FIFO – First In First Out +Video Guide

The following are the main pricing methods that may be used to determine the price of issues and closing stock valuation. Though this article is based on the FIFO method, the LIFO method and the Weighted Average Method (how to solve for gross profit) and also contains a video guide introducing you to this topic. Let’s begin with the methods of stock valuation.

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Methods of Stock Valuation

  • Lifo method {last in first out}
  • Fifo method {first in first out}
  • Weighted average {WA}
  • Simple average
  • Replacement price
  • Base stock
  • Standard price

What is FIFO?

In Accounting, FIFO is an acronym for First-In, First-Out where issues are priced at the price of the oldest item of materials in store until all units of that batch have been issued when the price of the next oldest item is used and so on.

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Advantages of FIFO

  • It is based on actual costs.
  • It is acceptable to standard accounting practice.
  • It is easy to understand and simple to price the issues.
  • It is acceptable to the board revenue department for tax purposes.
  • The materials are valued at the most recent market prices.

Disadvantages of FIFO

  • It is administratively clumsy.
  • It does not reflect the prevailing market condition.
  • In periods of inflation, product cost is understated and profit overstate, while in a deflationary period, product cost is overstated and profit understate.
  •  It renders cost comparison between jobs difficult as prices vary from batch to batch.

What is LIFO?

In Accounting, LIFO is an acronym for Last-In, First-Out where issues are charged out at the price of the most recent batch received. Continue to be charged until a new batch is received.

Advantages of LIFO

  • It makes use of the actual cost for pricing purposes.
  • Product cost is based on current prices which are being realistic.
  • No profit or losses.
  • It provides a hedge against inflation.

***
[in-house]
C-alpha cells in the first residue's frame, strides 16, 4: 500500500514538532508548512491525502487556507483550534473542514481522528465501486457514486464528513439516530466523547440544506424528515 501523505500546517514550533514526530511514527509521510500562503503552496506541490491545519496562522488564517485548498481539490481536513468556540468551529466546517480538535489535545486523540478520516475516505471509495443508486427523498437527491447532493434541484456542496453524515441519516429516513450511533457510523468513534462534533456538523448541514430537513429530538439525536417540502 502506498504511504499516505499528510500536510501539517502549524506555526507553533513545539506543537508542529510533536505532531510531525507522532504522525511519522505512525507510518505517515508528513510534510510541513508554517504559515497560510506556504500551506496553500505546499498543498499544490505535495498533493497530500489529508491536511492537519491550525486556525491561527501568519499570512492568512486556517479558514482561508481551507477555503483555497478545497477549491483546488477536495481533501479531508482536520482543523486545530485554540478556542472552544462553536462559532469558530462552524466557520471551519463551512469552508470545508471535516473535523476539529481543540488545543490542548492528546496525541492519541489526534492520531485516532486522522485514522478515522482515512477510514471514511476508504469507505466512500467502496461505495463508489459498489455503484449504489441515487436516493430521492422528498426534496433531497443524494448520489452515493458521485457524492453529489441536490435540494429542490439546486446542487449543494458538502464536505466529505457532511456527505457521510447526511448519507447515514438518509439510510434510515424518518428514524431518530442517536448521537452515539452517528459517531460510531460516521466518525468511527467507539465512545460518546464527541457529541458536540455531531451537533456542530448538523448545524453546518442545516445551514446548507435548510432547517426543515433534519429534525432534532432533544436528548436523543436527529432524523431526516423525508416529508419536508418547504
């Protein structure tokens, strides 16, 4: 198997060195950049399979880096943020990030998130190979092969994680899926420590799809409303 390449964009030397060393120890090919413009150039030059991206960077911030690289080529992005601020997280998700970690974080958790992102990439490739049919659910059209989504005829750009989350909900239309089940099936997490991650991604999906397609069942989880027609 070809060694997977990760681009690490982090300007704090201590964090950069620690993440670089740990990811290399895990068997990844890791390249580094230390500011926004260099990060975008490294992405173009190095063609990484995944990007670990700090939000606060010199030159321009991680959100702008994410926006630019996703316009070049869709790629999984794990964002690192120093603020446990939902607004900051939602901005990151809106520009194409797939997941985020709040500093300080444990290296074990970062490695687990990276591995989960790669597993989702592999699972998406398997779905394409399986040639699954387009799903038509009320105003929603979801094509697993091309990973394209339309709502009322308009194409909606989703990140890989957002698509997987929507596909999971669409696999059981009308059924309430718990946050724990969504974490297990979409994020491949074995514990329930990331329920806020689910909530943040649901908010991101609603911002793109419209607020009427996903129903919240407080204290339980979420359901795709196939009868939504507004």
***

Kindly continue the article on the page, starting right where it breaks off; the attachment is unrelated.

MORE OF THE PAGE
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Disadvantages of LIFO

  • It results in batches being only partly charged to production.
  • Stock is valued at the oldest prices.
  • It involves considerable clerical work.
  • More than one price may have to be adopted for an issue.

The Weighted Average Method

The weighted average is one of the methods of stock valuation whereby the issue price is recalculated after each receipt taking into consideration both quantities and monetary value of the units that remain as balanced as the time of receiving the material.

Advantages of the Weighted Average Method

  • It makes the cost comparison between processes and jobs easier.
  • No unrealized profit of losses occurs.
  • It is favored by the Inland Revenue Department for tax purposes.
  •  It is not as complicated as the LIFO and FIFO methods.
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Disadvantages of the Weighted Average Method

  • Stock valuation is slightly out of data with FIFO.
  • Except care is taken it usually involves decimals.
  • Issued may not be at current economic values.
  • It is not an actual buying in price expected by coincidence.

Watch this Video Guide

This (Introductory) video will guide you on how to attempt questions on FIFO, LIFO, and the Weighted Average Methods.

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